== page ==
Homework 9 Solutions

# 5 t b the torque has magnitude equal to 2 b1

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Unformatted text preview: CHAPTER 29 56. We use Eq. 29-26 and note that the contributions to BP from the two coils are the same. Thus, BP = 2μ 0iR 2 N 2 2 ⎡ R2 + ( R 2) ⎤ ⎣ ⎦ 32 −7 8μ 0 Ni 8 ( 4π×10 T ⋅ m/A ) (200) ( 0.0122A ) = = = 8.78 ×10−6 T. 5 5R 5 5 ( 0.25m ) BP is in the positive x direction. 57. (a) The magnitude of the magnetic dipole moment is given by μ = NiA, where N is the number of turns, i is the current, and A is the area. We use A = πR2, where R is the radius. Thus, 2 μ = NiπR 2 = 300 4.0 A π 0.025 m = 2.4 A ⋅ m2 . b gb gb g (b) The magnetic field on the axis of a magnetic dipole, a distance z away, is given by Eq. 29-27: B= μ0 μ 2π z 3 . We solve for z: 13 ⎛ ( 4π ×10−7 T ⋅ m A )( 2.36 A ⋅ m 2 ) ⎞ ⎛ μ0 μ ⎞ ⎟ = 46 cm . z =⎜ ⎟ =⎜ ⎜ ⎟ 2π ( 5.0 ×10−6 T ) ⎝ 2π B ⎠ ⎝ ⎠ 13 58. (a) We set z = 0 in Eq. 29-26 (which is equivalent using to Eq. 29-10 multiplied by the number of loops). Thus, B(0) ∝ i/R. Since case b has two loops, Bb 2i Rb 2 Ra = = = 4.0 . Ba i Ra Rb (b) The ratio of their magnetic dipole moments is 2 μb 2iAb 2 Rb2 ⎛1⎞ 1 = = 2 = 2 ⎜ ⎟ = = 0.50. μ a iAa Ra ⎝ 2⎠ 2 59. The magnitude of the magnetic dipole moment is given by μ = NiA, where N is the number of turns, i is the current, and A is the area. We use A = πR2, where R is the radius. Thus, 2 μ = 200 0.30 A π 0.050 m = 0.47 A ⋅ m2 . b gb gb g 60. Using Eq. 29-26, we find that the net y-component field is 1147 By = μ0i1 R 2 2π ( R 2 + z12 )3/ 2 − μ0i2 R 2 2 2π ( R 2 + z2 )3/ 2 , where z12 = L2 (see Fig. 29-73(a)) and z22 = y2 (because the central axis here is denoted y instead of z). The fact that there is a minus sign between the two terms, above, is due to the observation that the datum in Fig. 29-73(b) corresponding to By = 0 would be impossible without it (physically, this means that one of the currents is clockwise and the other is counterclockwise). (a) As y → ∞, only the first term contributes and (with By = 7.2...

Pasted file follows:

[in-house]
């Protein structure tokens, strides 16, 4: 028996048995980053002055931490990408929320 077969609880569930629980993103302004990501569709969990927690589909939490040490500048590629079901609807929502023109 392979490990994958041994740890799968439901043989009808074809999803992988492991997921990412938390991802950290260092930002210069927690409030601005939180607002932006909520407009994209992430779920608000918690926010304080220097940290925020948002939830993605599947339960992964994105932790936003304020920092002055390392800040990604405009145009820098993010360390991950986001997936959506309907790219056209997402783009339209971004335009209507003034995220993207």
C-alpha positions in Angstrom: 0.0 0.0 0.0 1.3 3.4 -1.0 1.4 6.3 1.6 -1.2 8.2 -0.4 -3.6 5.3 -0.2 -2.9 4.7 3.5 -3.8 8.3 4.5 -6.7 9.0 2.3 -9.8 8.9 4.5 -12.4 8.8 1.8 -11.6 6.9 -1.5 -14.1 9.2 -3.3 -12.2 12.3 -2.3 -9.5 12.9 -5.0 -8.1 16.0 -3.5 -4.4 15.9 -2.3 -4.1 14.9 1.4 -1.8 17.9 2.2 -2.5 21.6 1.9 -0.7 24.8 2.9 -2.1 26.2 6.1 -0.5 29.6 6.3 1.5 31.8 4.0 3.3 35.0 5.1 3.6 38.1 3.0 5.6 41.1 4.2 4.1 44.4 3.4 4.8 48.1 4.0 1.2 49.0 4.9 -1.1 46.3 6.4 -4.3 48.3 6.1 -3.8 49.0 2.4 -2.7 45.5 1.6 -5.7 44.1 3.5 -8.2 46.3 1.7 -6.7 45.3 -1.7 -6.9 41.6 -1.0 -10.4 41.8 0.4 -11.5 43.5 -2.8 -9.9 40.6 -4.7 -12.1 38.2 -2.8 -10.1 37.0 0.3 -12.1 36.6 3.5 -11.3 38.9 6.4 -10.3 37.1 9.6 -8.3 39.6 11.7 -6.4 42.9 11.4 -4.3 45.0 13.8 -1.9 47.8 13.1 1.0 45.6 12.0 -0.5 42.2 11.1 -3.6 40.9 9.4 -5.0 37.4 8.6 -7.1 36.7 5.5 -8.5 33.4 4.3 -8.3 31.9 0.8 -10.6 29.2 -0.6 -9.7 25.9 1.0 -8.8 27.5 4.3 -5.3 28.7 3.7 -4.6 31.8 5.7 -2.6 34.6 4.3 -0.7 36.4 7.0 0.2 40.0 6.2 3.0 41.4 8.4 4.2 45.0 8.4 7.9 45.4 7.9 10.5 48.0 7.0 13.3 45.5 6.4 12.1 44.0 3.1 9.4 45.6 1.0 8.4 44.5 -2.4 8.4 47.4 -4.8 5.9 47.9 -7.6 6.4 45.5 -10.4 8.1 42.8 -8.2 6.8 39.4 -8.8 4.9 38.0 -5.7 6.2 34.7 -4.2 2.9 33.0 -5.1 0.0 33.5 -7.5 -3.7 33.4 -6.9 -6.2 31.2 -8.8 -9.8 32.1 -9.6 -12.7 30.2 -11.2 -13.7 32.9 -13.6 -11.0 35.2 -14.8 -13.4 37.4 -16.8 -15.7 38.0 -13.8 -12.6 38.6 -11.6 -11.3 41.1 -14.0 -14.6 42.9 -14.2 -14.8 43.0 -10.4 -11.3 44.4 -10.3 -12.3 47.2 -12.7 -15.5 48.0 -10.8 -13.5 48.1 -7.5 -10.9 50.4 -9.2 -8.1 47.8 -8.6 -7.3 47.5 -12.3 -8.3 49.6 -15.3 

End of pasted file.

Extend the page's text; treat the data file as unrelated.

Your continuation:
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## This document was uploaded on 02/26/2014 for the course PHYS 2b at UCSD.

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